Jul. 15, 2010
On a rainy day in Seattle stumble into any coffee shop
and look wounded by the rain.
Say Last time I was in I left my black umbrella here.
A waitress in a blue beret will pull a black umbrella
from behind the counter and surrender it to you
like a sword at your knighting.
Unlike New Englanders, she'll never ask you
to describe it, never ask what day you came in,
she's intimate with rain and its appointments.
Look positively reunited with this black umbrella
and proceed to Belltown and Pike Place.
Sip cappuccino at the Cowgirl Luncheonette on First Ave.
Visit Buster selling tin salmon silhouettes
undulant in the wind, nosing ever into the oncoming,
meandering watery worlds, like you and the black umbrella,
the one you will lose promptly at the day's end
so you can go the way you came
into the world, wet looking.
It's the birthday of political commentator Arianna Huffington, (books by this author) born in Athens, Greece (1950), for whom The Huffington Post is named. It was just over five years ago, in May 2005, that she launched the blog in which she and many celebrities contribute political commentary. The site quickly gathered large numbers of regular visitors, and today it is one of the most visited sites on the Web. Traffic statistics vary quite a bit, but according to Google Analytics, The Huffington Post has 22 million unique users each month.
It's the birthday of novelist Iris Murdoch, (books by this author) born in Dublin (1919). But she was a philosopher before she was a novelist. As a student, she wrote in her journal, "For me, philosophical problems are the problems of my own life." She took classes at Cambridge from Ludwig Wittgenstein, and her first book was a study of Jean-Paul Sartre and existentialism, published in 1953. In the meantime, she had written five novels, but she threw all of them away because she wasn't satisfied with them. In 1954, she finally finished a novel she was proud of, about an Irishman's adventures in London and Paris. It was published as Under the Net, and it was a great success.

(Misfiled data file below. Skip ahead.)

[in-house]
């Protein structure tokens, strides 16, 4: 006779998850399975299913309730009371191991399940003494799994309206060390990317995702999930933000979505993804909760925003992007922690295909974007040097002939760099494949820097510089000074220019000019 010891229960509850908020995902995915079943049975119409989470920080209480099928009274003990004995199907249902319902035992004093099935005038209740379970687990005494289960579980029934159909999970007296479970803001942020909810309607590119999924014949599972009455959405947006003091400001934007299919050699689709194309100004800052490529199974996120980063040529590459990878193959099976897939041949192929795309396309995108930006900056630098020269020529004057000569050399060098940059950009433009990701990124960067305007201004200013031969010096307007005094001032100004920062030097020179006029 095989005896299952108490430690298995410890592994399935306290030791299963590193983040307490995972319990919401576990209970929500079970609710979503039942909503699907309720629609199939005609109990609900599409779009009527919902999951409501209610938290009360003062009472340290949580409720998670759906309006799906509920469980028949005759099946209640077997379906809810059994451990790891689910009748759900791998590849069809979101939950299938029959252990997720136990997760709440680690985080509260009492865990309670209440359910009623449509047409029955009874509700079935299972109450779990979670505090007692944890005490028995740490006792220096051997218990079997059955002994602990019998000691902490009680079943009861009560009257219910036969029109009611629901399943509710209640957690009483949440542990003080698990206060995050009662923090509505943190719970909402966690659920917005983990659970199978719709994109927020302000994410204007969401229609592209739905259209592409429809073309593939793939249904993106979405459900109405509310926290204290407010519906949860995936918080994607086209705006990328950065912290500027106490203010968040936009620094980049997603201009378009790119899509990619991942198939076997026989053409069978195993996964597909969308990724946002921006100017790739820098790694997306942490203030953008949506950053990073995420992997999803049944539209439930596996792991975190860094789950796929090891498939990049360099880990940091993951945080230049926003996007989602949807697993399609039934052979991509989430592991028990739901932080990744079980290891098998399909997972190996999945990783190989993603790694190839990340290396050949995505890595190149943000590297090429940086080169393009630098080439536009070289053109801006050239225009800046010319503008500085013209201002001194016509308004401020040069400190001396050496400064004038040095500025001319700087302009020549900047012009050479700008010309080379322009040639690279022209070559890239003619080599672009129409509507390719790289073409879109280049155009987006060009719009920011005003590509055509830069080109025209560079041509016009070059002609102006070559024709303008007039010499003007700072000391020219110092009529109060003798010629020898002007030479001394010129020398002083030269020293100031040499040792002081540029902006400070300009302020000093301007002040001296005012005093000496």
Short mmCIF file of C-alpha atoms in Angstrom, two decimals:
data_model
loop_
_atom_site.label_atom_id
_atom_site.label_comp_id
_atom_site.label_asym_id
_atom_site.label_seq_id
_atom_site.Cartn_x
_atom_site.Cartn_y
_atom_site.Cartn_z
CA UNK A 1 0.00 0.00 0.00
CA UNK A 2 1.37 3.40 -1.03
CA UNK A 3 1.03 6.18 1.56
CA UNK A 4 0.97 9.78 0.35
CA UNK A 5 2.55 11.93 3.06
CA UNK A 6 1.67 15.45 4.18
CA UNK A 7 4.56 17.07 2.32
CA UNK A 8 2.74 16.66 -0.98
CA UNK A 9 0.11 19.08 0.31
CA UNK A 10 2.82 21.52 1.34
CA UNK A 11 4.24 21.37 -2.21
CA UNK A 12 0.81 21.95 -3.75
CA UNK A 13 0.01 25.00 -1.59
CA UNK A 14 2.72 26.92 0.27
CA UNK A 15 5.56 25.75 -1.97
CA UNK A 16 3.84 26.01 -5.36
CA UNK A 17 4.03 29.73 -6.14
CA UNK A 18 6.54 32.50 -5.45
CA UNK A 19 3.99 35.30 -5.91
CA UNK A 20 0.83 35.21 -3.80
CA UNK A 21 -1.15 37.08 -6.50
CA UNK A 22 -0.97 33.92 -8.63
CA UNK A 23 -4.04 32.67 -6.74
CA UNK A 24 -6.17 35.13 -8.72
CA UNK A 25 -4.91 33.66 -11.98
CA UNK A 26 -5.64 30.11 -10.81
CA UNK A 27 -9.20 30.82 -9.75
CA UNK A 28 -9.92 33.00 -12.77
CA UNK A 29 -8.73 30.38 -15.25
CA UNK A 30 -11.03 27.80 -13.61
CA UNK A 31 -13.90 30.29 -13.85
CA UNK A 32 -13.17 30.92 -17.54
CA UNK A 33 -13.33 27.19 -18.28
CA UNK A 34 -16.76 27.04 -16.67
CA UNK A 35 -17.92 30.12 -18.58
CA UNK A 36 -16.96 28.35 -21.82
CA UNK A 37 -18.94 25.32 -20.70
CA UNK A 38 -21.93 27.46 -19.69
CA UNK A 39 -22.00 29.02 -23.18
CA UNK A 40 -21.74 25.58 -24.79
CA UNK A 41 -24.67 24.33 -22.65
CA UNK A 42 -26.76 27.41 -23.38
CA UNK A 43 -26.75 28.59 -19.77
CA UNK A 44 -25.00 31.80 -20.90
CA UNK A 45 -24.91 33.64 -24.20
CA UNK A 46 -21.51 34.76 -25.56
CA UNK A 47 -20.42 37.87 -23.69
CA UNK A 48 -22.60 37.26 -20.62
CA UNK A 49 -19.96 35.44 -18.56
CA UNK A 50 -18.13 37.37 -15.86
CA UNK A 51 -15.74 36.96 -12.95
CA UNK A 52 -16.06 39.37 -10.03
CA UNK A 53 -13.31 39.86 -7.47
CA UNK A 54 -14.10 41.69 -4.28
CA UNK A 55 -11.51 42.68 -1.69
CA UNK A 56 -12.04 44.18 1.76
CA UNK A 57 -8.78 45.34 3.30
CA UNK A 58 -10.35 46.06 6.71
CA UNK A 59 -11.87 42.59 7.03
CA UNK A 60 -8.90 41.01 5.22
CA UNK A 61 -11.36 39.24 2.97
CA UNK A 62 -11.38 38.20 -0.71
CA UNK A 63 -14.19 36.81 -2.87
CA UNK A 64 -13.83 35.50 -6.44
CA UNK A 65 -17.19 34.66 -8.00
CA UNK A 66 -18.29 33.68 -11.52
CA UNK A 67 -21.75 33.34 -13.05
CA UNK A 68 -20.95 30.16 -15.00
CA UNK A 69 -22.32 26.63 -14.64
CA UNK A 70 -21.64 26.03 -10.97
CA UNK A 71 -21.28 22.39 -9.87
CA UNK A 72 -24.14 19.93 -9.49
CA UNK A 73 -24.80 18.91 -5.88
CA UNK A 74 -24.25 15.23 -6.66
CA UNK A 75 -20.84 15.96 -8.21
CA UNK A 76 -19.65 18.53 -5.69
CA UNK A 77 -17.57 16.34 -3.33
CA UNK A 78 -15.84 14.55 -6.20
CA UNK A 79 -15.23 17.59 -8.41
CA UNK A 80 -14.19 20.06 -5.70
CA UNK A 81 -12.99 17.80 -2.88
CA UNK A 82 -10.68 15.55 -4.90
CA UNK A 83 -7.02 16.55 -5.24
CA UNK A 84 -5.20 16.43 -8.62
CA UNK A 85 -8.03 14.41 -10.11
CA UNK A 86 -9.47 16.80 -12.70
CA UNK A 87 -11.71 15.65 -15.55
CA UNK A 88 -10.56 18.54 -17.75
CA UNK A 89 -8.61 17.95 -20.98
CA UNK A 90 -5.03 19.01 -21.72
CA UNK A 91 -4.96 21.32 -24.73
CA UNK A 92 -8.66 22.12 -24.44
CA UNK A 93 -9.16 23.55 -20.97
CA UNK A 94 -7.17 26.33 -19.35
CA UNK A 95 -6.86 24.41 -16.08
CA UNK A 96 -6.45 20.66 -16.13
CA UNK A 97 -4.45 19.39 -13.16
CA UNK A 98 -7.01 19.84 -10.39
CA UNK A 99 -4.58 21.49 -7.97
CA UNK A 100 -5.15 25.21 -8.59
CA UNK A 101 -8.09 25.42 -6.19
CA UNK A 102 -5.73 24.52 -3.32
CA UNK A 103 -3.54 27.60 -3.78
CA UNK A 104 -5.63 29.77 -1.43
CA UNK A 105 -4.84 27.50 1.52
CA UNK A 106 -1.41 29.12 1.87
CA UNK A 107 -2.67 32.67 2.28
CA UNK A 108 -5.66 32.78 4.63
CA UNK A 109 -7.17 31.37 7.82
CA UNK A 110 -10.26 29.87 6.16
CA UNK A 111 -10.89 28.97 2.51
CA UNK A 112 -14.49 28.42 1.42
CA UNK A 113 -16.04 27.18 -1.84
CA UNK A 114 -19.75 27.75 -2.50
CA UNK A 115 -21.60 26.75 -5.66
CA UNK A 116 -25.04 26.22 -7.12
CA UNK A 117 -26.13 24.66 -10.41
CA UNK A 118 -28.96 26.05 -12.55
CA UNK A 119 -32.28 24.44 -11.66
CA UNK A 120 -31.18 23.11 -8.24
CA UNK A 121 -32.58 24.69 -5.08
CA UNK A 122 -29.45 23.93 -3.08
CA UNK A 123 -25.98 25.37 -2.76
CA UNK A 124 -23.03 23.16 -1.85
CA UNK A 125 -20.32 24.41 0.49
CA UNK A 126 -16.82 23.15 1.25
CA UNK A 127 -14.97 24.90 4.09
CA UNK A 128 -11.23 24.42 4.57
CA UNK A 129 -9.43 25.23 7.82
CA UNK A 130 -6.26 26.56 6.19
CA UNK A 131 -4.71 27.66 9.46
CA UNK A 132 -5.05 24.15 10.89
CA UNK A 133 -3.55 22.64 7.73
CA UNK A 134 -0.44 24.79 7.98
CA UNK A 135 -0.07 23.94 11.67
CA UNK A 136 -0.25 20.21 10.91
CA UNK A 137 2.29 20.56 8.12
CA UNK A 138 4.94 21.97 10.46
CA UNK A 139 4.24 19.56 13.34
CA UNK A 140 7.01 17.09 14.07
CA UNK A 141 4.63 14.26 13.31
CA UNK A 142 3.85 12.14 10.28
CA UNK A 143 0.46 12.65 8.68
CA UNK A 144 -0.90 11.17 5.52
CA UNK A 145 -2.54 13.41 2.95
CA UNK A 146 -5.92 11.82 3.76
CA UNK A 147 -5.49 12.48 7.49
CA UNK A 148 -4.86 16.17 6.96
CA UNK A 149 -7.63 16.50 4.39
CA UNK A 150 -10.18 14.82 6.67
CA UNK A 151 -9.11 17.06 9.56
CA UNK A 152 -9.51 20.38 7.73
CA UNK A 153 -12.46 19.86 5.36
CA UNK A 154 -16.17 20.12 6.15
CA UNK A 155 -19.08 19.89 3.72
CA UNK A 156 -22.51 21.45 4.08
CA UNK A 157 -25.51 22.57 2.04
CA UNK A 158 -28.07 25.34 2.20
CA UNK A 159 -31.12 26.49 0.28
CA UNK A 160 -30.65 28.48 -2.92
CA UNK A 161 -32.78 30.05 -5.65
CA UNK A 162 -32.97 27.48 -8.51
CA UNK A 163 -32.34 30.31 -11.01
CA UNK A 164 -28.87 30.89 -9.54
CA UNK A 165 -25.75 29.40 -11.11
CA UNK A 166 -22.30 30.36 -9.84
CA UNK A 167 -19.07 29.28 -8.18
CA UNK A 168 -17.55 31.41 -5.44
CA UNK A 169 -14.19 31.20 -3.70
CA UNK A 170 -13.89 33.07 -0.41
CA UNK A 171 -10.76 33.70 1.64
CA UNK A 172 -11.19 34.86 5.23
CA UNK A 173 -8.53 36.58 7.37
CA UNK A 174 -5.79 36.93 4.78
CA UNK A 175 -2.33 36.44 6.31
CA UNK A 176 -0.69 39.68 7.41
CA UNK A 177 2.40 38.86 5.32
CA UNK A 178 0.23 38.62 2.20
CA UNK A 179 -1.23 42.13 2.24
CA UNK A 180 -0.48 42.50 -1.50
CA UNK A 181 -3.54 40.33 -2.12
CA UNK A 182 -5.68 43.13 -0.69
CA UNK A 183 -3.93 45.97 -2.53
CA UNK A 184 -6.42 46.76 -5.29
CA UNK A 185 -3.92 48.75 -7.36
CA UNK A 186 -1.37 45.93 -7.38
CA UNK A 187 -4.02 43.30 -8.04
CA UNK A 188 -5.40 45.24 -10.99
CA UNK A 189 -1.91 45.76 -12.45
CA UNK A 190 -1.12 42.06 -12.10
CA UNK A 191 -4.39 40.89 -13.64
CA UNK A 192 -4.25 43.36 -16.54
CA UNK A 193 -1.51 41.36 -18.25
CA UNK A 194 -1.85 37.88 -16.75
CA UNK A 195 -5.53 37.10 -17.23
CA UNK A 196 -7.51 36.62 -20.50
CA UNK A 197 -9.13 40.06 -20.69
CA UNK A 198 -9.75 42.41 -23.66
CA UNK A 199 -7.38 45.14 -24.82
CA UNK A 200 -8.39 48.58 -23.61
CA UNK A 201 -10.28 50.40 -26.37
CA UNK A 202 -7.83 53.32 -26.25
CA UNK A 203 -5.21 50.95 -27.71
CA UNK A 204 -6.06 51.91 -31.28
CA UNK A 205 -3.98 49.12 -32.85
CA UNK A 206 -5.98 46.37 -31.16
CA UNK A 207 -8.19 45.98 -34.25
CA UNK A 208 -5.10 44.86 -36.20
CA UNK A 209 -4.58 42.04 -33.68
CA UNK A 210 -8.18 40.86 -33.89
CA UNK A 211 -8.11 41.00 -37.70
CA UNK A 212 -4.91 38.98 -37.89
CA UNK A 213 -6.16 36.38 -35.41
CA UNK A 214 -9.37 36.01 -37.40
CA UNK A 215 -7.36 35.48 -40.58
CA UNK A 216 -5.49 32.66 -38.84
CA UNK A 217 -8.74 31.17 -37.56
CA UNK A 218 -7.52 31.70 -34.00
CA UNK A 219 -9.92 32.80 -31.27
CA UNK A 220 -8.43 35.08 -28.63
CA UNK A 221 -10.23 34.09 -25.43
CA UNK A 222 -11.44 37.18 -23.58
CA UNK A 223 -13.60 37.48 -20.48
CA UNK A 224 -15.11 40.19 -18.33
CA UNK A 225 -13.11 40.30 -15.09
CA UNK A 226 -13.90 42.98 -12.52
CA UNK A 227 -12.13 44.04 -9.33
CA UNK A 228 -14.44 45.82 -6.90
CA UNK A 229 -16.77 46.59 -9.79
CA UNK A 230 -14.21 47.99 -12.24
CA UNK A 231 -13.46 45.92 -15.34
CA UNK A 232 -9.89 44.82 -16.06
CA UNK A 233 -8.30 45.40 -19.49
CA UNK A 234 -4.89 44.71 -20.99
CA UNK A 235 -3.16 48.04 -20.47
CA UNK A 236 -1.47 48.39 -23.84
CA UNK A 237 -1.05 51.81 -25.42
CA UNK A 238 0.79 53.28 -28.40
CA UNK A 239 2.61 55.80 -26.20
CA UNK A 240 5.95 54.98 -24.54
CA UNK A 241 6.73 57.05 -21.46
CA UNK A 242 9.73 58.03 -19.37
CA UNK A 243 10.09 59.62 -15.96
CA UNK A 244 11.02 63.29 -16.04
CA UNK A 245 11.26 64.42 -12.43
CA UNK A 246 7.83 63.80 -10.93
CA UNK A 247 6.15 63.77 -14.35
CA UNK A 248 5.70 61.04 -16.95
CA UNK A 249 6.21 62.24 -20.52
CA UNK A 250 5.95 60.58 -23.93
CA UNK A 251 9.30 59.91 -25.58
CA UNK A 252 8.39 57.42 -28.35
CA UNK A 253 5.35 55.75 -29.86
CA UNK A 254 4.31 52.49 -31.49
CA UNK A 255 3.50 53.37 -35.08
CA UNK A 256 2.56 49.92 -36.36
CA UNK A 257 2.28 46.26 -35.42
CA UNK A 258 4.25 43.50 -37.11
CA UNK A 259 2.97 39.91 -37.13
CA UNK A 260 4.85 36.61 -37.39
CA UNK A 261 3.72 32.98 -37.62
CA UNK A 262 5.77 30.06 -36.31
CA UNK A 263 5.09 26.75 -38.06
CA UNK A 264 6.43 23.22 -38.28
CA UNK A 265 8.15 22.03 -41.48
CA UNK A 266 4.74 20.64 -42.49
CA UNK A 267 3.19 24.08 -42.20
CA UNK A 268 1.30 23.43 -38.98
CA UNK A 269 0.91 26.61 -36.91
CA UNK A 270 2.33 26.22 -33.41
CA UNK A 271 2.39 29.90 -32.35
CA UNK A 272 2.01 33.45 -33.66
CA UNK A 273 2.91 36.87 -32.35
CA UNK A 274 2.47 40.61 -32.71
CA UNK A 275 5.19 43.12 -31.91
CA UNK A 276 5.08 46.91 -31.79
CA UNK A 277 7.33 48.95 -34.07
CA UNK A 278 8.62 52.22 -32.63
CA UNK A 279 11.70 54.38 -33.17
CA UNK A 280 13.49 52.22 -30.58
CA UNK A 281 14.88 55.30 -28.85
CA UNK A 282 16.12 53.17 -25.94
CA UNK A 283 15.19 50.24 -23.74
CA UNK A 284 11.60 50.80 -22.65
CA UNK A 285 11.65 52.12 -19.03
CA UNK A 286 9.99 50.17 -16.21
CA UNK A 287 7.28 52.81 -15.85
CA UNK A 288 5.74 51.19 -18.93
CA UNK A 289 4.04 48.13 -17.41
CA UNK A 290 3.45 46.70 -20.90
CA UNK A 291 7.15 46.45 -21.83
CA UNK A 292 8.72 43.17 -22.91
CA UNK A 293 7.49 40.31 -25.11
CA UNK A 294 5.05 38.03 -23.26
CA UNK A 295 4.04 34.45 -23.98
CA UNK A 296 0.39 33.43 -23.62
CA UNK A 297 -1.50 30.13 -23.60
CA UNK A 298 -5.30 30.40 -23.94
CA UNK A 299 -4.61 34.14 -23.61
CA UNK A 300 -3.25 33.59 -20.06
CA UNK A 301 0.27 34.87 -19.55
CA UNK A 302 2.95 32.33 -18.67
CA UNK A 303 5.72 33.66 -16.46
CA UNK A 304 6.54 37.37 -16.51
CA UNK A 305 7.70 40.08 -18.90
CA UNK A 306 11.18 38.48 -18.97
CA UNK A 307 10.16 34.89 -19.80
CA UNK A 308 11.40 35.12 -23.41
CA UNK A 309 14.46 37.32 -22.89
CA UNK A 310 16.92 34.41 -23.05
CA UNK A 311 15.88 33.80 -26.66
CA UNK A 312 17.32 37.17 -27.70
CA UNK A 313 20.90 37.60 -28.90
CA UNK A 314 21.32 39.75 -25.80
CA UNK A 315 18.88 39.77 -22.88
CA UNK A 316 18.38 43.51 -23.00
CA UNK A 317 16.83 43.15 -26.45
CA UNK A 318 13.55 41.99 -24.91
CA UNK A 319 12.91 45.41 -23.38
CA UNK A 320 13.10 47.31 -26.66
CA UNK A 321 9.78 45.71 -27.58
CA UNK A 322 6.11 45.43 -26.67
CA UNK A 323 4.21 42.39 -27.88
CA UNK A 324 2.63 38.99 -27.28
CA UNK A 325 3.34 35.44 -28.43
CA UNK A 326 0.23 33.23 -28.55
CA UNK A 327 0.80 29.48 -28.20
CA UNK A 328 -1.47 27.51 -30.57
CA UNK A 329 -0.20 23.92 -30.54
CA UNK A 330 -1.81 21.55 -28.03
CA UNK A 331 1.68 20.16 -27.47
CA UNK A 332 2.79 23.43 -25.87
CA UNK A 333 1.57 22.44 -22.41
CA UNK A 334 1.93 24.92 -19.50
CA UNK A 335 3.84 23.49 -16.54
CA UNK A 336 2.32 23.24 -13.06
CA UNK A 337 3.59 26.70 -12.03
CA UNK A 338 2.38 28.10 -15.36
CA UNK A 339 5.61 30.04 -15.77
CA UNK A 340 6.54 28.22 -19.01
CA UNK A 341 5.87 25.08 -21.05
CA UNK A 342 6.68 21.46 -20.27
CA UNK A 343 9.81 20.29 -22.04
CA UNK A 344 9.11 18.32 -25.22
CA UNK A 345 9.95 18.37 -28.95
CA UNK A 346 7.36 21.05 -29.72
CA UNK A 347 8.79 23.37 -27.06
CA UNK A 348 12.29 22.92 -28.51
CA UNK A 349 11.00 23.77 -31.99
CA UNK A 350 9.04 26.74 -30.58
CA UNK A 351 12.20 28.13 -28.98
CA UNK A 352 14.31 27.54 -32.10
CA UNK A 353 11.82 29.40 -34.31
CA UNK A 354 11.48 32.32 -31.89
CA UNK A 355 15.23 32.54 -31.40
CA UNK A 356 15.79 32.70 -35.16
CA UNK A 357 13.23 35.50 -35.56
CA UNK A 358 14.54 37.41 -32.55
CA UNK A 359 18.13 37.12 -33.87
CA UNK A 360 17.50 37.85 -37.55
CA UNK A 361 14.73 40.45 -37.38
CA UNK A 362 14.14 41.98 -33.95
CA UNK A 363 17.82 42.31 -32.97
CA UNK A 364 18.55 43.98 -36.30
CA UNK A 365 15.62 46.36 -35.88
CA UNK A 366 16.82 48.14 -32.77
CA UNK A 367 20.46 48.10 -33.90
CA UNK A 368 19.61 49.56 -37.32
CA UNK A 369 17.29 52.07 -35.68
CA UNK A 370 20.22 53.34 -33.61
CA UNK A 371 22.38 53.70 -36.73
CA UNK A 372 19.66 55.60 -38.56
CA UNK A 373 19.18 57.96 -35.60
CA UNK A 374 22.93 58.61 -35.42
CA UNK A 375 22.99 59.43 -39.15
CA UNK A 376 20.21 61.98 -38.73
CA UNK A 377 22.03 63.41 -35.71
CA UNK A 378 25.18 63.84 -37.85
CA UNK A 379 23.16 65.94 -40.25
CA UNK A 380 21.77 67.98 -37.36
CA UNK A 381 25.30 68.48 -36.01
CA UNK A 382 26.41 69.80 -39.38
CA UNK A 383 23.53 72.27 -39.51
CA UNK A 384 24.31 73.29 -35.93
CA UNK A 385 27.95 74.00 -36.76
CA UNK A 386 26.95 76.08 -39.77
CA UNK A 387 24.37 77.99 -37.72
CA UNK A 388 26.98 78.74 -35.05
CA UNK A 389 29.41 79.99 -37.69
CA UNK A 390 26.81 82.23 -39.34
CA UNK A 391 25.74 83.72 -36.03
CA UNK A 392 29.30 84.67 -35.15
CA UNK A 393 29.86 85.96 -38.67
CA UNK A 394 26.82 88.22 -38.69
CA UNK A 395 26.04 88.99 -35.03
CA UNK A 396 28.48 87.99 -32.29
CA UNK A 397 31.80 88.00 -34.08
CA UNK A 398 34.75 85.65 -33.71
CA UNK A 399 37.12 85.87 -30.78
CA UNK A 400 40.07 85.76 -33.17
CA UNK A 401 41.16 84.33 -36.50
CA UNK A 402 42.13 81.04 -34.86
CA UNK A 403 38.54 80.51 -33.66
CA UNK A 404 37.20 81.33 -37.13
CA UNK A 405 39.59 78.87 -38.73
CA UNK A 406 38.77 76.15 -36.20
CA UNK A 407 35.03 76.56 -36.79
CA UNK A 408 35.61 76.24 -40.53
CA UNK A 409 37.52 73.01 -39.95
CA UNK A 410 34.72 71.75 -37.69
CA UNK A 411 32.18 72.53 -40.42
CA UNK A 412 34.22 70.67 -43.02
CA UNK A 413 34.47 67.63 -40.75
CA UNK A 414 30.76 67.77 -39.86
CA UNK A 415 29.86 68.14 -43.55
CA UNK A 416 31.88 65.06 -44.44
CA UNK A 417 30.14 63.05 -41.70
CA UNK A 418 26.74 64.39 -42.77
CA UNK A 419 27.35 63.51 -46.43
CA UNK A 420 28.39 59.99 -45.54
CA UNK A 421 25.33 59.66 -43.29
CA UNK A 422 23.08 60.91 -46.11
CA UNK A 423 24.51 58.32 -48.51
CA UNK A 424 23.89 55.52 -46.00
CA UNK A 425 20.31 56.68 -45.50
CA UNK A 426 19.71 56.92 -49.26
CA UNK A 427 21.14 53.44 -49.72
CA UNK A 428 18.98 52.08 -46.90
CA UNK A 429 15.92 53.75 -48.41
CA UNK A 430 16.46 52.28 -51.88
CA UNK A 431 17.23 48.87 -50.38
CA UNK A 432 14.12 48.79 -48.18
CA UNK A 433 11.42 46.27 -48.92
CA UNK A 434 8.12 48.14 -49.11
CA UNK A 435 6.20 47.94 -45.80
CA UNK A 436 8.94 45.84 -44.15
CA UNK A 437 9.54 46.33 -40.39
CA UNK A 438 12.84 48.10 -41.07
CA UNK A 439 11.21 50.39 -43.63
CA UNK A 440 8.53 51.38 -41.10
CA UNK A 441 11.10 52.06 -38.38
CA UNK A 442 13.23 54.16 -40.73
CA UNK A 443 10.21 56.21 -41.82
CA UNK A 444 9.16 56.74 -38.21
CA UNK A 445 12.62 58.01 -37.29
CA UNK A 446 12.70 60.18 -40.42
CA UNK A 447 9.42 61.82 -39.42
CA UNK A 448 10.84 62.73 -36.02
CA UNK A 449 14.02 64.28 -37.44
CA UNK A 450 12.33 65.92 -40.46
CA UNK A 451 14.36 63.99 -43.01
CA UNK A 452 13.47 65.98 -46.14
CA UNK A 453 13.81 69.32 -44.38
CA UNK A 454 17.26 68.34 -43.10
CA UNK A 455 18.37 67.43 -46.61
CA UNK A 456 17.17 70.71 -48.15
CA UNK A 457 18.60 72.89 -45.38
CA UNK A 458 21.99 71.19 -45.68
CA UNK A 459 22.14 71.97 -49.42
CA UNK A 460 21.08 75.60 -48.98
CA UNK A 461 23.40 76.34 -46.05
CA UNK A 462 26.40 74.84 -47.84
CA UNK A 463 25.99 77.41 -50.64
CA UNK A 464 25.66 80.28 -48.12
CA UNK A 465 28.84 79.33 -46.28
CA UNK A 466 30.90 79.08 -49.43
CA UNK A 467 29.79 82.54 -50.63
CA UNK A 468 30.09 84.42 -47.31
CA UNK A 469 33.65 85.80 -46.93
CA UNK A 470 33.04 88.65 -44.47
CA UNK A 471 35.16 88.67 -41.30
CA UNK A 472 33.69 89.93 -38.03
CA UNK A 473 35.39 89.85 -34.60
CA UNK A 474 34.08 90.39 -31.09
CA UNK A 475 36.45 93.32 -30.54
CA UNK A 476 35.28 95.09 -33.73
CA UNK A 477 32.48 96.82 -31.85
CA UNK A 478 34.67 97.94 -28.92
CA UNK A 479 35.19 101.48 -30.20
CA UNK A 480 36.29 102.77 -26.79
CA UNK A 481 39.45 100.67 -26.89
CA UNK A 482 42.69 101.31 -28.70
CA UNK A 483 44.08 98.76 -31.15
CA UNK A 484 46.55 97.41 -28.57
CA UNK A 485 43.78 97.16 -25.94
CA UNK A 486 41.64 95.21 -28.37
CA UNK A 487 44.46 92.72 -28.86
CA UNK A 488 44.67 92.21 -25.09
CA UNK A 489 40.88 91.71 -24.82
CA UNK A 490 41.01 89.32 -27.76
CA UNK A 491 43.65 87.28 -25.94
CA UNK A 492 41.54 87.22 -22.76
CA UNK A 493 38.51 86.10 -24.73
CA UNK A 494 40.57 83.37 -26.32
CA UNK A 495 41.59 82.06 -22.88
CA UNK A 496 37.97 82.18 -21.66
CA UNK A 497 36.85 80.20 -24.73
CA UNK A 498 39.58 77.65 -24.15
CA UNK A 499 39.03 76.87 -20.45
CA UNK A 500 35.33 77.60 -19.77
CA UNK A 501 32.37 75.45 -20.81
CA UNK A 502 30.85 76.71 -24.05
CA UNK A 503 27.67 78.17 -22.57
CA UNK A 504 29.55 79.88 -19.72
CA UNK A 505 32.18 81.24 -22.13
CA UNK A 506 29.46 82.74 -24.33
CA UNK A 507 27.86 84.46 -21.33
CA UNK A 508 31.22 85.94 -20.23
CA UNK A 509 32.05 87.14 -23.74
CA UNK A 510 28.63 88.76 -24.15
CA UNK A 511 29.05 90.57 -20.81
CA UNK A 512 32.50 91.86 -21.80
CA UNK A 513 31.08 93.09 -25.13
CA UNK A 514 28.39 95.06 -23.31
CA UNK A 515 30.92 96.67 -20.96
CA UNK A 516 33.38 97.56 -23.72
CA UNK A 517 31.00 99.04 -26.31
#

It's the birthday of a man whose ideas are well-known (if not well-understood) to humanities students around the world and especially in the United States. French philosopher Jacques Derrida, (books by this author)the founder of "deconstruction," was born 80 years ago today in El Biar, Algeria (1930).
He's the author of more than 40 notoriously dense books, including Of Grammatology (1976), Specters of Marx (1993), Of Spirit (1989), Resistances of Psychoanalysis (1998) and The Animal That Therefore I Am (2008). [Note: Dates refer to English translations.]
Derrida generally refused to define "deconstruction." When asked to do so once in an interview he said, "It is impossible to respond. I can only do something which will leave me unsatisfied." One time when giving a lecture he said, "Needless to say, one more time, deconstruction, if there is such a thing, takes place as the experience of the impossible."
But lots of other people have tried to explain what deconstruction is. Terry Eagleton gave a pretty straightforward version in his reference book Literary Theory: He said it's "the name given to the critical operation by which oppositions can be partly undermined, or by which they can be shown partly to undermine each other in the process of textual meaning."
People have called deconstruction "literature's revenge on philosophy," "a positive device for making trouble," and even "a sustained assault on the Western philosophical tradition." Critic Peter Lennon said, "Deconstruction is a theory which appears to lend itself most readily to babbling obfuscation."
Derrida's most famous words: "There is nothing outside the text."
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